The task of the official responsible for the administrative inquiry necessarily requires him to establish the relevant facts and circumstances and thus to assess them to determine their relevance, and to assess the probative value of the evidence likely to be relied on in disciplinary proceedings. That power of assessment varies, for its part, according to the nature of the disciplinary offences for which a penalty is liable to be imposed and the investigations they require. The checks carried out by the official responsible for the inquiry require him to make an assessment of matters which may constitute an attack on the respect for a person’s position, which is an important duty for every official, in order to highlight, if necessary, the relevant matters. To prohibit him from making an assessment would prevent any administrative inquiry into such facts.

(see paras 110, 115, 118)

5.      In order to safeguard the objective of the pre-contentious procedure, which is to allow the administration to review its decision and thus secure an extrajudicial settlement of disputes, it has been held that the rule of correspondence between the complaint and the action can apply only where the judicial action alters the relief sought in the complaint or its cause of action, and the concept of ‘cause of action’ must be given a broad interpretation as the applicant’s challenge to the substantive legality of the contested decision or, in the alternative, the challenge to its procedural legality. Consequently, and subject to pleas alleging illegality and to grounds raising a public-policy issue, the cause of action of the dispute will normally be altered, and the action therefore inadmissible on the ground that it fails to observe the correspondence rule, only where the applicant, who criticises in his complaint solely the formal validity of the act adversely affecting him, including in its procedural aspects, raises substantive pleas in the application, or in the opposite case where the applicant, after having disputed in the complaint only the substantive legality of the act adversely affecting him, submits an application containing pleas relating to the formal validity of that act, including in its procedural aspects.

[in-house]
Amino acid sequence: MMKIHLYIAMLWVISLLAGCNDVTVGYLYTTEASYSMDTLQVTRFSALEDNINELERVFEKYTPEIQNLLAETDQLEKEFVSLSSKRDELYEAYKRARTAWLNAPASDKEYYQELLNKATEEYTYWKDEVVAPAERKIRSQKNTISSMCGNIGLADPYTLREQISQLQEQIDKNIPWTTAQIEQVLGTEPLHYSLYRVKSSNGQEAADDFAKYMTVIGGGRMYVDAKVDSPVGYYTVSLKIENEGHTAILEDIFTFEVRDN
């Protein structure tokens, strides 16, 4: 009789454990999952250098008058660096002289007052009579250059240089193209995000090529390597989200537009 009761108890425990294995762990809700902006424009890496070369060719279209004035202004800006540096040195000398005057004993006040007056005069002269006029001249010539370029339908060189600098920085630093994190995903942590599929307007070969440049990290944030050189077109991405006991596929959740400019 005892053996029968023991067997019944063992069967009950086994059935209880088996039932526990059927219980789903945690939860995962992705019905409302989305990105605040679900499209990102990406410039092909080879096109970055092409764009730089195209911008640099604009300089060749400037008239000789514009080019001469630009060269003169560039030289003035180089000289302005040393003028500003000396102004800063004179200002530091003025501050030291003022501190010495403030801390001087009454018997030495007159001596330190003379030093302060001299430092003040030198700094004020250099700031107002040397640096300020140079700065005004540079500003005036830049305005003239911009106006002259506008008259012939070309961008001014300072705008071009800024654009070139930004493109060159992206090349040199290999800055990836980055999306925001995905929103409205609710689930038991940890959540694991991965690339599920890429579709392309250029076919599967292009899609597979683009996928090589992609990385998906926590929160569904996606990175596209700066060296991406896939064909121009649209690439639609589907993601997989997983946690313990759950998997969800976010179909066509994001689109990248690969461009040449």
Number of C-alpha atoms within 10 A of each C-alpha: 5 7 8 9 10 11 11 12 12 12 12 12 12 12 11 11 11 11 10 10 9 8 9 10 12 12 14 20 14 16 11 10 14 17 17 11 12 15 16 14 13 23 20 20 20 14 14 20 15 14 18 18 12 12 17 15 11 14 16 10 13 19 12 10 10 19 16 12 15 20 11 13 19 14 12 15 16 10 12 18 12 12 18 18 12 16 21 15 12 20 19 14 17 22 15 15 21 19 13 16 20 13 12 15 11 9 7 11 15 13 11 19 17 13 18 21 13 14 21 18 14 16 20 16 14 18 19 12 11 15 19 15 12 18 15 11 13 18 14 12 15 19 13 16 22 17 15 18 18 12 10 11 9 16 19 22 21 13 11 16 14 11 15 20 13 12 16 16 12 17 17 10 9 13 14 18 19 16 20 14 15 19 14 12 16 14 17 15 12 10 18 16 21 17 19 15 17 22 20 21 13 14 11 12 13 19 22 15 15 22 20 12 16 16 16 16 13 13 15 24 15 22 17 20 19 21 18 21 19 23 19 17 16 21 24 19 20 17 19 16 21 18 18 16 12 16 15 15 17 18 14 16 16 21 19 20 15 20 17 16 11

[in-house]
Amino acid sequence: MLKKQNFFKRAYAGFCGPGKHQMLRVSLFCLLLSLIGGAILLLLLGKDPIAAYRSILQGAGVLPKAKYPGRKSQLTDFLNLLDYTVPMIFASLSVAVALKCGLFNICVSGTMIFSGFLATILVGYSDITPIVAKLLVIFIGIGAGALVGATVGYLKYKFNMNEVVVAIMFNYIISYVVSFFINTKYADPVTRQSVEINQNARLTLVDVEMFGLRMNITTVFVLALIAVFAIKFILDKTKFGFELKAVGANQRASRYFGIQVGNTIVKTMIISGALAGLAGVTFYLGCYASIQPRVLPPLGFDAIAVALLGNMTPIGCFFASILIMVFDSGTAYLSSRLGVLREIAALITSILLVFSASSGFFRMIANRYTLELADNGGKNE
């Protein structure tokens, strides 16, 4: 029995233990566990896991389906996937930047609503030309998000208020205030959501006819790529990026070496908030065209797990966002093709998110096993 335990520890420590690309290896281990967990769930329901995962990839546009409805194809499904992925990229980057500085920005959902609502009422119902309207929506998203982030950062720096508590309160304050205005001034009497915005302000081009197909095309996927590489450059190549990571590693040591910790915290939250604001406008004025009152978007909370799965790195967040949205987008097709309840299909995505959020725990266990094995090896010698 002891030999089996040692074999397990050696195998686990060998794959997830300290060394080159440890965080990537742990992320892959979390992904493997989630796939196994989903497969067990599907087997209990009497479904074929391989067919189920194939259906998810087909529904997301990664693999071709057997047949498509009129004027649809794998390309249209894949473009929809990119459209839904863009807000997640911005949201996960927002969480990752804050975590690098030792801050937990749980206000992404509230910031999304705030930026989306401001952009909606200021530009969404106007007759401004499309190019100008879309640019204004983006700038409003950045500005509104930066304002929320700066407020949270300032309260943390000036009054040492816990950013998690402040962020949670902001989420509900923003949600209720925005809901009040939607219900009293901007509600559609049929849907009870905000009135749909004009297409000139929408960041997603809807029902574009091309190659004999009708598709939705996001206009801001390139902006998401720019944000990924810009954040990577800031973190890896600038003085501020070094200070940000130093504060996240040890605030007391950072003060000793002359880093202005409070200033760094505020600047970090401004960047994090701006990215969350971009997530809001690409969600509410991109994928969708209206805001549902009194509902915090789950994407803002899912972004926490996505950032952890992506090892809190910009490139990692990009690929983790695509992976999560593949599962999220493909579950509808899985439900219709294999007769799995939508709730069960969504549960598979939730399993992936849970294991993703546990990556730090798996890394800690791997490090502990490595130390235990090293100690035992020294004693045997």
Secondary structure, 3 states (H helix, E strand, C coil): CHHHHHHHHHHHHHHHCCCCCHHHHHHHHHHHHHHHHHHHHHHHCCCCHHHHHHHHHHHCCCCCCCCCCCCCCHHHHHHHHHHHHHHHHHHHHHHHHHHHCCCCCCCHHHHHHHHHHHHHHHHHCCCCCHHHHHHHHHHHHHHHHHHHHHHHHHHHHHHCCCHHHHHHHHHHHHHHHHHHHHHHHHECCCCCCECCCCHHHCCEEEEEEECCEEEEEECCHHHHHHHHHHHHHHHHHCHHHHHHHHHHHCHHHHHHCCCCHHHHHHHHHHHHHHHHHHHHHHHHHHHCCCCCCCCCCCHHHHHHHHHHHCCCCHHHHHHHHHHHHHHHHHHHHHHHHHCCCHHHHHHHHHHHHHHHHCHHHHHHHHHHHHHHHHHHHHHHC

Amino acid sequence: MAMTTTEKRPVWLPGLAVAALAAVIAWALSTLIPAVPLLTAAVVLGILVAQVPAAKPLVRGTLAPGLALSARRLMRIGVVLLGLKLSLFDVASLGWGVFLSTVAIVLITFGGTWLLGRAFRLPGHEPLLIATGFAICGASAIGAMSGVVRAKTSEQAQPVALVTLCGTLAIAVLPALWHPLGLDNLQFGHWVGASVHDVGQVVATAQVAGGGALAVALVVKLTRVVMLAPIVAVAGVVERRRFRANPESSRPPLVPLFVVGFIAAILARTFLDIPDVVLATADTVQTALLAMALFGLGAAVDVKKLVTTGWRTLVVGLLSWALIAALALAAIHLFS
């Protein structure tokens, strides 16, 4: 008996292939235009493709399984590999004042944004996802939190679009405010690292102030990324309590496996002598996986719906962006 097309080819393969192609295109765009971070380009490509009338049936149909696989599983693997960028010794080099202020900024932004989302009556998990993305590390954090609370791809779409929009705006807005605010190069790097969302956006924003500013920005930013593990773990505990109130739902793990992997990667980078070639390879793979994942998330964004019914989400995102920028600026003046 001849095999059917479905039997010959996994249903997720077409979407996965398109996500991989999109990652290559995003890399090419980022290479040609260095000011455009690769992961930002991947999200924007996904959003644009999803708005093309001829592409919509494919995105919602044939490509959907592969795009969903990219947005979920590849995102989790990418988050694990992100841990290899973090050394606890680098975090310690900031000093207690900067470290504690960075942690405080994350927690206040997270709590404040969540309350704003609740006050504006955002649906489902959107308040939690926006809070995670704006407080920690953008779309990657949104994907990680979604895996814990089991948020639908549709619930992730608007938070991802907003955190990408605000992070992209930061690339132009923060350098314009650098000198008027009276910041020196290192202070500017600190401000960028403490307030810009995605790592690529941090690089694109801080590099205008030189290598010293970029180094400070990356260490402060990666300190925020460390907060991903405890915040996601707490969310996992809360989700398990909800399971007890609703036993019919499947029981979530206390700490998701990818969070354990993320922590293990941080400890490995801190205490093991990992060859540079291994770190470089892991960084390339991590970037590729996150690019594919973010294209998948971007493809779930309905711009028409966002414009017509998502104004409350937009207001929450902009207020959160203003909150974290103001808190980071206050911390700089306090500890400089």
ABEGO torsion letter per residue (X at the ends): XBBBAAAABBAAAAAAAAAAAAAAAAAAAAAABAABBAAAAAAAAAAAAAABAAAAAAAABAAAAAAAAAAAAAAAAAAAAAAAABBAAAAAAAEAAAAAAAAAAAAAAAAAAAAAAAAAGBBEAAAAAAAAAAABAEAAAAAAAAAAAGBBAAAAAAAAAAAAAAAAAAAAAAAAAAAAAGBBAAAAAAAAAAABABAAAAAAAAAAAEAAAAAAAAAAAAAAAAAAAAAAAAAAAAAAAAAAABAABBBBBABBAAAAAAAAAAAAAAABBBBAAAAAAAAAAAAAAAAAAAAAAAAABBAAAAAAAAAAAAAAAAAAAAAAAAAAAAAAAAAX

(see para. 129)

See:

1 July 2010, F‑45/07 Mandt v Parliament, paras 110, 119 and 120

6.       The disciplinary measures put in place by the Staff Regulations do not establish a fixed relationship between the penalty and the failure to fulfil obligations. Thus, where it is established that the facts of which the official is accused took place, the choice of the appropriate disciplinary penalty falls to the appointing authority and the European Union judicature may not substitute its assessment for that of that authority unless there has been a manifest error or misuse of powers.

The institutions are entitled to expect officials of a certain grade to act with discernment and circumspection. Accordingly, an official who is the author of defamatory documents, which he has disclosed extensively, is responsible for two flagrant breaches of Articles 17 and 17a of the Staff Regulations. The compulsory resignation of such an official is therefore not disproportionate.

(see paras 131, 132, 135)

See:

18 December 1997, T‑12/94 Daffix v Commission, paras 63 and 89; 12 September 2000, T‑259/97 Teixeira Neves v Court of Justice, para. 108

7.      It follows from the principle of sound administration that disciplinary authorities are under an obligation to conduct disciplinary proceedings with due diligence and to ensure that each procedural step is taken within a reasonable time following the previous step. The question whether the disciplinary proceedings, once commenced, have been conducted with due diligence will be influenced by the length of the period between the occurrence of the alleged disciplinary offence and the decision to institute disciplinary proceedings.

However, breach of the principle that steps should be taken within a reasonable time does not, in general, justify annulment of the decision taken following an administrative procedure. It is only where the excessive lapse of time is such as to have an effect on the actual content of the decision adopted on conclusion of the administrative procedure that the failure to respect the principle that steps should be taken within a reasonable time affects the validity of the administrative procedure. This may be the case precisely in procedures leading to penalties, where the excessive lapse of time affect the capacity of the persons concerned to defend themselves effectively.

(see paras 141, 146)

See:

13 December 2000, C‑39/00 P SGA v Commission, para. 44

13 January 2004, T‑67/01 JCB Service v Commission, paras 36 and 40 and case-law cited

13 January 2001, F‑124/05 and F‑96/06 A and G v Commission, paras 390 and 392